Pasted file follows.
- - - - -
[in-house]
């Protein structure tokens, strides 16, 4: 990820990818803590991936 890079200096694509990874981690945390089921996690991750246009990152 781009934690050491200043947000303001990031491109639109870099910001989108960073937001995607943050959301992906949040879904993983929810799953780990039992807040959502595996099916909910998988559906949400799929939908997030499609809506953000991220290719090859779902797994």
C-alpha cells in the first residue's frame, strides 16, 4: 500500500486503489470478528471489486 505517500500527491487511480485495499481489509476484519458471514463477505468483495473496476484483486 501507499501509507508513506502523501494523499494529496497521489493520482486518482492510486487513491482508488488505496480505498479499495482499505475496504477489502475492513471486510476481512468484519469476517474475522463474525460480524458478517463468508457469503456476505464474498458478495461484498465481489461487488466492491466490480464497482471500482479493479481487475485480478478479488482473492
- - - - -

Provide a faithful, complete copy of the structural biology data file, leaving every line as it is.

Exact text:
[in-house]
């Protein structure tokens, strides 16, 4: 990820990818803590991936 890079200096694509990874981690945390089921996690991750246009990152 781009934690050491200043947000303001990031491109639109870099910001989108960073937001995607943050959301992906949040879904993983929810799953780990039992807040959502595996099916909910998988559906949400799929939908997030499609809506953000991220290719090859779902797994």
C-alpha cells in the first residue's frame, strides 16, 4: 500500500486503489470478528471489486 505517500500527491487511480485495499481489509476484519458471514463477505468483495473496476484483486 501507499501509507508513506502523501494523499494529496497521489493520482486518482492510486487513491482508488488505496480505498479499495482499505475496504477489502475492513471486510476481512468484519469476517474475522463474525460480524458478517463468508457469503456476505464474498458478495461484498465481489461487488466492491466490480464497482471500482479493479481487475485480478478479488482473492